That truncated story of infertility to pregnancy becomes the story in the general public’s mind when they aren’t given a multitude of stories to follow.

I am grateful for celebrities who announce their infertility at all, just as I’m grateful for non-celebrities who speak about their infertility.  Every story matters.

But I wish there were more people who began their story in medias res; in the heart of the unknown.  I wish the media would follow their story, not to wring the tragedy out of it, but to serve as a realistic portrait — like that baby surrounded by needles — of the marathon of ups and downs the average patient experiences.  That for the vast majority, there isn’t a neat solution waiting for them when they enter the clinic, but instead a series of tries — some successful, some not — that they hold their breath through month after month.

Maybe their story would end with pregnancy and birth, or adoption, or surrogacy, or living child-free.  But the point is that just like the person experience infertility, we wouldn’t know until we know.


1 Kimberly { 10.20.15 at 8:13 am }

I like the point you mention is that there are a lot of options out there and HOPEFULLY one will work for you. That’s something I think people still don’t understand. Just because there are all these treatments, etc it doesn’t mean you WILL end up with a baby. And that’s what makes this road a very difficult one. Its the unknown factor amplified.

2 Katherine A { 10.20.15 at 8:31 am }

Yes, especially to this line: “That truncated story of infertility to pregnancy becomes the story in the general public’s mind when they aren’t given a multitude of stories to follow.”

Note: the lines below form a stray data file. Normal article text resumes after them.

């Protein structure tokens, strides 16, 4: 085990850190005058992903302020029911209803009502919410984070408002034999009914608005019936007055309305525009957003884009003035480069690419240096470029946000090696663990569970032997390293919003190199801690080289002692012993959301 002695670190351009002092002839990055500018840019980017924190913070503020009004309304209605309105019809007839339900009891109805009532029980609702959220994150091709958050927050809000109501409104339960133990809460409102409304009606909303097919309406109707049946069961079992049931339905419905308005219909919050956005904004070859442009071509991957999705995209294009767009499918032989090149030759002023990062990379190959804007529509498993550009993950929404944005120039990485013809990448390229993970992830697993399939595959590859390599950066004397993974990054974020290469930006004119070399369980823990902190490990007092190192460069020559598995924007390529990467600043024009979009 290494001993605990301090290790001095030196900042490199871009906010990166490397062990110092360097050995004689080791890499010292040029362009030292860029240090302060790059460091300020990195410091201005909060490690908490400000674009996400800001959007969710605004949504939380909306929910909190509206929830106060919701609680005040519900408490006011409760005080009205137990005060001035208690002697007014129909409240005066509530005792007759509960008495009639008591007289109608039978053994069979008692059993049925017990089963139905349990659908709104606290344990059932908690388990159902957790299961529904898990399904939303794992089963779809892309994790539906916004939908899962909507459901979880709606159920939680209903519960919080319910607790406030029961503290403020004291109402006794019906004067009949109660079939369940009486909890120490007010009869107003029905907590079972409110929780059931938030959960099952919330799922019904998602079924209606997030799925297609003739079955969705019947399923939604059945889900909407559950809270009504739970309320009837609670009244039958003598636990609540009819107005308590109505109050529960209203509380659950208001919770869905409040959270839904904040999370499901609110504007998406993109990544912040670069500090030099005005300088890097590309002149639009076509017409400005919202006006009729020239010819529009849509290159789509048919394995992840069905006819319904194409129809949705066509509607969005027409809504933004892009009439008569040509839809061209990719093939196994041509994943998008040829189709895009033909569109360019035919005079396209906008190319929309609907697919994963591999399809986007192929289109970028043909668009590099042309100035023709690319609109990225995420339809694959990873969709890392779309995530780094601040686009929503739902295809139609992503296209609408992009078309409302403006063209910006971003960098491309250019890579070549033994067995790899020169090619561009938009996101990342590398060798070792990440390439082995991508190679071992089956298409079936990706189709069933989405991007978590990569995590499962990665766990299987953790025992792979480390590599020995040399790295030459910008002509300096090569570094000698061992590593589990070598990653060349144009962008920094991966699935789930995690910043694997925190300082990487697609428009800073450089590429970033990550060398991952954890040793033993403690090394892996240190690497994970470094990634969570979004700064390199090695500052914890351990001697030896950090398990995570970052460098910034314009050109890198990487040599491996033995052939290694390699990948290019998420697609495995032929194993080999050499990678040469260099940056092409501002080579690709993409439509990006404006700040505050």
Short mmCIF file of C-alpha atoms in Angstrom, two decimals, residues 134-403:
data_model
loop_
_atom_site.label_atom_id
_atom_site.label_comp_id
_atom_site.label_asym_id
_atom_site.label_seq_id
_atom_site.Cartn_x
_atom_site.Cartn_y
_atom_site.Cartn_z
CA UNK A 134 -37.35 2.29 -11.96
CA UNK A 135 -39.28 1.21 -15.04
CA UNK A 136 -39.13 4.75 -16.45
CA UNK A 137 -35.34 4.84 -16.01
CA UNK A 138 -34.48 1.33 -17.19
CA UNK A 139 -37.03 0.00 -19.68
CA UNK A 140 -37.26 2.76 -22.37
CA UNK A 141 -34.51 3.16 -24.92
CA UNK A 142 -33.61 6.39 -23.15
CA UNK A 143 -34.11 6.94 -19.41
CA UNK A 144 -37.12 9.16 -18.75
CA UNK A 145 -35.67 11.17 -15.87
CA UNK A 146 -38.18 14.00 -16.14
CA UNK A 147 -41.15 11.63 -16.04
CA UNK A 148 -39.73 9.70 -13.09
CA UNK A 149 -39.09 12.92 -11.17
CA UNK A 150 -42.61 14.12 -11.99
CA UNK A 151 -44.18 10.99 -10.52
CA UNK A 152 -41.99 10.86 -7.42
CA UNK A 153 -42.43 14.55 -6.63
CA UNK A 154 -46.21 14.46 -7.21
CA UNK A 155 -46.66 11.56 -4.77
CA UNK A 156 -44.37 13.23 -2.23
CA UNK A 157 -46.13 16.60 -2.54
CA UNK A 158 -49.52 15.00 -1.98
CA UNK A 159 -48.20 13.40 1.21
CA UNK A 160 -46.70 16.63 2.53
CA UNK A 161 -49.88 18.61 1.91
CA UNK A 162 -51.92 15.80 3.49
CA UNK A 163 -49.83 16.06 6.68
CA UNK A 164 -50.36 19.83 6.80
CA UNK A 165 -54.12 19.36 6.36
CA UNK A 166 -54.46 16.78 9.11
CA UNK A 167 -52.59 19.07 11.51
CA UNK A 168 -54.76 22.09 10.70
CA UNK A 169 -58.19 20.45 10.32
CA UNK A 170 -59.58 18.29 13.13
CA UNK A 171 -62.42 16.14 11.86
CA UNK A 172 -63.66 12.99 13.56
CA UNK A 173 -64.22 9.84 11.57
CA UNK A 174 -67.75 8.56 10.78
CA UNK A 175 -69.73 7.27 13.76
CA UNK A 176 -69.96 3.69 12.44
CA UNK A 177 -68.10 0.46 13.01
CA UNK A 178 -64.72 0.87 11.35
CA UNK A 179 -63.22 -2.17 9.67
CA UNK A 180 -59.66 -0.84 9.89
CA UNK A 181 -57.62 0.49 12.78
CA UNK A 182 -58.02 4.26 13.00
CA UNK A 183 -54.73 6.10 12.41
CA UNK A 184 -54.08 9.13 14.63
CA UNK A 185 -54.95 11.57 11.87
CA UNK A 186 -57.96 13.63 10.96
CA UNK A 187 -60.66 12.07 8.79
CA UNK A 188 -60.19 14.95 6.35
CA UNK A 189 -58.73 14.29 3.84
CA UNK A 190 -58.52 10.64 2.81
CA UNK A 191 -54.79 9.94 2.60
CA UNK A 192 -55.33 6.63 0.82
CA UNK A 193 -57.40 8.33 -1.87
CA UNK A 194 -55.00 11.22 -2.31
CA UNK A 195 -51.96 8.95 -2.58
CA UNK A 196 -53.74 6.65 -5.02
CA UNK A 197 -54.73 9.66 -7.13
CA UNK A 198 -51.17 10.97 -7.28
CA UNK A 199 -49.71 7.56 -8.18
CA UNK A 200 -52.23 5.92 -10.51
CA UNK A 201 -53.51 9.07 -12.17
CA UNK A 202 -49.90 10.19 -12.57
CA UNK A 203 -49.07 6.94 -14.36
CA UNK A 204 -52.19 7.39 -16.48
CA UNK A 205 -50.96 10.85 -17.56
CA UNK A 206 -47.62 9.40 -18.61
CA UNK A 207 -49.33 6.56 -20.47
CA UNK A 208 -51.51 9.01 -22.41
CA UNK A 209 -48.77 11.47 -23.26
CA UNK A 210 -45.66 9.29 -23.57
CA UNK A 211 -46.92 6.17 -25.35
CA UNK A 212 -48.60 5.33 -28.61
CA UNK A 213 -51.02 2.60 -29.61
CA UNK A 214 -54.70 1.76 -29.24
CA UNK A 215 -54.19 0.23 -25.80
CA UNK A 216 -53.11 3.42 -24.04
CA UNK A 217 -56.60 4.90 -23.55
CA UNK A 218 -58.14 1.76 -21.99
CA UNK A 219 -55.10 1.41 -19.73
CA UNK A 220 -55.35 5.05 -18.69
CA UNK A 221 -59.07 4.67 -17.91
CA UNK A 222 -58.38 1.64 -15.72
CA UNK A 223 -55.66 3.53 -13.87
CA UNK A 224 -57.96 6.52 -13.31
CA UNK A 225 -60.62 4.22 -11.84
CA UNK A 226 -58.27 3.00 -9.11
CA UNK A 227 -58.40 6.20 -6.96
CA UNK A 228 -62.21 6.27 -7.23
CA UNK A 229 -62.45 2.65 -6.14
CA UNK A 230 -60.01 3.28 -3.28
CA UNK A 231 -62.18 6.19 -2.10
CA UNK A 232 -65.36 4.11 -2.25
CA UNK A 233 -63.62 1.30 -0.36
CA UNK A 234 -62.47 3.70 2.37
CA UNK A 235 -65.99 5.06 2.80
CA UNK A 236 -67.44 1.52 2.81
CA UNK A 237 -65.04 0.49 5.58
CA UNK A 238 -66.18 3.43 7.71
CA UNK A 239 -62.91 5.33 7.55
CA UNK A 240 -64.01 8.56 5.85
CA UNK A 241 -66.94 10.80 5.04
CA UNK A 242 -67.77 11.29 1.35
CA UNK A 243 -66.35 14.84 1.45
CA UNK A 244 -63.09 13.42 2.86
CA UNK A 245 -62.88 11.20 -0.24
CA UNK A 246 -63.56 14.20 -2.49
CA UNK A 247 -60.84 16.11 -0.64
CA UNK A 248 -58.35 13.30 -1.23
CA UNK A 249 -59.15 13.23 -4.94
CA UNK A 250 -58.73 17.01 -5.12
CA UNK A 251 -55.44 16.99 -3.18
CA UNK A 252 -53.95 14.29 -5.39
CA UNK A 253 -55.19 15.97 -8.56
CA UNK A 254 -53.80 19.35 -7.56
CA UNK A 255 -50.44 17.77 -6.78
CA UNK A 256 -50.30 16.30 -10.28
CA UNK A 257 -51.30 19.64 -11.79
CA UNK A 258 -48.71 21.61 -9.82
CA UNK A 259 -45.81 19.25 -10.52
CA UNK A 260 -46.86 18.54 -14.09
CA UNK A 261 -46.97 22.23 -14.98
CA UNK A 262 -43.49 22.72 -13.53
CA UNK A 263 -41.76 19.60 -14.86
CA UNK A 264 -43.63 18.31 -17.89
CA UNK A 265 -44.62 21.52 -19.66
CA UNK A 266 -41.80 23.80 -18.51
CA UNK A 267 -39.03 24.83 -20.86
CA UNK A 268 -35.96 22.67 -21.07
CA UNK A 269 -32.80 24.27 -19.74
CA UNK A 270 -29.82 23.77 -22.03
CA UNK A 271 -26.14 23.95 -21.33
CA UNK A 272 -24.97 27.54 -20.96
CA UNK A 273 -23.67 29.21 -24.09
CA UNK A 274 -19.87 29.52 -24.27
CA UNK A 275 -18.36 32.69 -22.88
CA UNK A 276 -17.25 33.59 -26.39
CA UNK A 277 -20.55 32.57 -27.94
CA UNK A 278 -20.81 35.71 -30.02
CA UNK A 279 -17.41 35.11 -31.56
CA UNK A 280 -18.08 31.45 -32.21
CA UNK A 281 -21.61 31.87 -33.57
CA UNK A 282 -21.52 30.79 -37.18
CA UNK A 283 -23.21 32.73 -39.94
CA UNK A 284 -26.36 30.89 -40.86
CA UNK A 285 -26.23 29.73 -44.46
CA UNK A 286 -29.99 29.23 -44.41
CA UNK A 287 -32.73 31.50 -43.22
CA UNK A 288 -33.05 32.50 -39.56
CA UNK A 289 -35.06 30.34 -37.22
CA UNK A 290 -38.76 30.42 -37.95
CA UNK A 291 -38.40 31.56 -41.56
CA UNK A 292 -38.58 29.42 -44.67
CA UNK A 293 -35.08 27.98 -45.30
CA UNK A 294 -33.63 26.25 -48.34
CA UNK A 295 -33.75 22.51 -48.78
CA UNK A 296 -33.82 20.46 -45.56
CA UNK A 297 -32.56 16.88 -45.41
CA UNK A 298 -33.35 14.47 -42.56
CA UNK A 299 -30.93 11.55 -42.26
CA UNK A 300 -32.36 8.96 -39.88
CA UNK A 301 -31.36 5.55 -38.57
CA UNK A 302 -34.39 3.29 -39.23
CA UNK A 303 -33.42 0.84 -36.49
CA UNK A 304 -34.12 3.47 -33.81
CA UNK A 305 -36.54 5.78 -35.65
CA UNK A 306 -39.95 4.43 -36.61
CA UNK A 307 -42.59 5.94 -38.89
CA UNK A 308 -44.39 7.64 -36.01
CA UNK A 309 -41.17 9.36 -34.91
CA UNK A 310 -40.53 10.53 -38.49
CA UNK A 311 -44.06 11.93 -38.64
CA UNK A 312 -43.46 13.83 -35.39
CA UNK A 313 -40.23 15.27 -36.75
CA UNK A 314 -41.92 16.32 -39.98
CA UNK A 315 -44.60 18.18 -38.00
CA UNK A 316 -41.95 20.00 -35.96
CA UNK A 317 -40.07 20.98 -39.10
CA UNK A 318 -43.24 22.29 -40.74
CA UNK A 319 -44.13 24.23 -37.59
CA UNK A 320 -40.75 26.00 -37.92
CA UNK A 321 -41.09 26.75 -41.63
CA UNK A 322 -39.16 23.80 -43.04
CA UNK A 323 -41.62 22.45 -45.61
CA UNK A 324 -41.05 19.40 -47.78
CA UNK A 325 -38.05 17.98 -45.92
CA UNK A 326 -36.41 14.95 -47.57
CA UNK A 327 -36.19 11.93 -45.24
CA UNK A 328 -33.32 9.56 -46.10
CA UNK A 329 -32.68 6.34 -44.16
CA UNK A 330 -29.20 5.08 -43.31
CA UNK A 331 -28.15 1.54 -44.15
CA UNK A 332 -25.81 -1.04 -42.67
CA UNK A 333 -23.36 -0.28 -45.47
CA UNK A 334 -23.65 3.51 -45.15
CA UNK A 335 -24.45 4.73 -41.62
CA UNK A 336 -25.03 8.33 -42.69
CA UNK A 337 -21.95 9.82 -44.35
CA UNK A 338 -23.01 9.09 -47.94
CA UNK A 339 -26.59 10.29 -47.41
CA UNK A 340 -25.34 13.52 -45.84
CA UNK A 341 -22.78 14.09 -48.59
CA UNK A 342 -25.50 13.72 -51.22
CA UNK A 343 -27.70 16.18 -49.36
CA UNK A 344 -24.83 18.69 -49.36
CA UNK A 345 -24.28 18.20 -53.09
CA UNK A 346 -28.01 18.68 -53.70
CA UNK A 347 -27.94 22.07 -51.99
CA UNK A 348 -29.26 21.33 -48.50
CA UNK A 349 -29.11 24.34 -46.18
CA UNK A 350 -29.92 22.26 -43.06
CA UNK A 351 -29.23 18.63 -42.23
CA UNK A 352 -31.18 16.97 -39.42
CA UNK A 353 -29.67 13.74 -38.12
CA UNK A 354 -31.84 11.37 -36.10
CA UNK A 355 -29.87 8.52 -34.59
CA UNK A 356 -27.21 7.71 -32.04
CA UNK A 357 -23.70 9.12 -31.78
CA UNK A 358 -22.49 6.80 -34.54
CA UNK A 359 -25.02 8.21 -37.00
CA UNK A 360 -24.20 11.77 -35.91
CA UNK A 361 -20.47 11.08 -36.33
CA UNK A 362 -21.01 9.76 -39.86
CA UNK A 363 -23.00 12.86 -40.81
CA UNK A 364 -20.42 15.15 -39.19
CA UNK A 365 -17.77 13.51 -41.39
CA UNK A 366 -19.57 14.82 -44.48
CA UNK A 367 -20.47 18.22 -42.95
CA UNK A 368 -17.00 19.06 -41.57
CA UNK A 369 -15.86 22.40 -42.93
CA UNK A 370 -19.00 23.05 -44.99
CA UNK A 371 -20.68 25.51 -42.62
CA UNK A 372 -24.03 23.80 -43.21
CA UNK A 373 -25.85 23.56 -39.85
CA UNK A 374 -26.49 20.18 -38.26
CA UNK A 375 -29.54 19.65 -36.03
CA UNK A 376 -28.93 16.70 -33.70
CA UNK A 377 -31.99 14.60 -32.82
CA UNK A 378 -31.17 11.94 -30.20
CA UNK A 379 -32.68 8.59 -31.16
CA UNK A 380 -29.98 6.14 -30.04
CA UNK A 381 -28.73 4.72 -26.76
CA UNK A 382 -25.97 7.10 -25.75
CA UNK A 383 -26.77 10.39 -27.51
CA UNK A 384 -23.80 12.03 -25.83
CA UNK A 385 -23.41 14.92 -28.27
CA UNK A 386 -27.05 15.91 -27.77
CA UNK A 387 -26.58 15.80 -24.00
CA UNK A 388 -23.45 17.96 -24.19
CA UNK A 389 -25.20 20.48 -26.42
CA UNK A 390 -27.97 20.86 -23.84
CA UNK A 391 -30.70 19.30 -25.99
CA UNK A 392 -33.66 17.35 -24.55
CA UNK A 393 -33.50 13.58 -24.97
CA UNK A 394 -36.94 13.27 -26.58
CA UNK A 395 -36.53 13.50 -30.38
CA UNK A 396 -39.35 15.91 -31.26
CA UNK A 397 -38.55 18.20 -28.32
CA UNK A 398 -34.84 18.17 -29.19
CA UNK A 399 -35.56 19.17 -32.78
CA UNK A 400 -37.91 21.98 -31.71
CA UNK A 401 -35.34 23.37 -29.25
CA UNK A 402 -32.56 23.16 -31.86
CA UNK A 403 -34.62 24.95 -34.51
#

I think the other thing about the only revealing infertility once to a ‘safe’ zone of pregnancy – or sometimes only after the baby is born – is that it leaves out some of the other things that can happen in a pregnancy after infertility. In the media reports, I’ve almost never seen talk about stillbirth or later miscarriages, twins are often shown perfectly healthy (not premature) and situations like mine (horribly tenuous pregnancy then a very preterm birth with a long NICU stay) are all sort of brushed aside with “oh yes, it was scary, but it’s okay now”, ignoring the current research that shows significant emotional trauma for many parents who spent a great deal of time in NICU. I get that people don’t always want to talk about that in the media, but I also see mostly cute, full-term, chubby babies from pregnancy after infertility – and yes, I know that for some people, perhaps even many, that’s their reality – but it’s not the only outcome. In my experience, people generally think once you’re pregnant, you’re pregnant and will take a baby home, which sadly isn’t true for so many.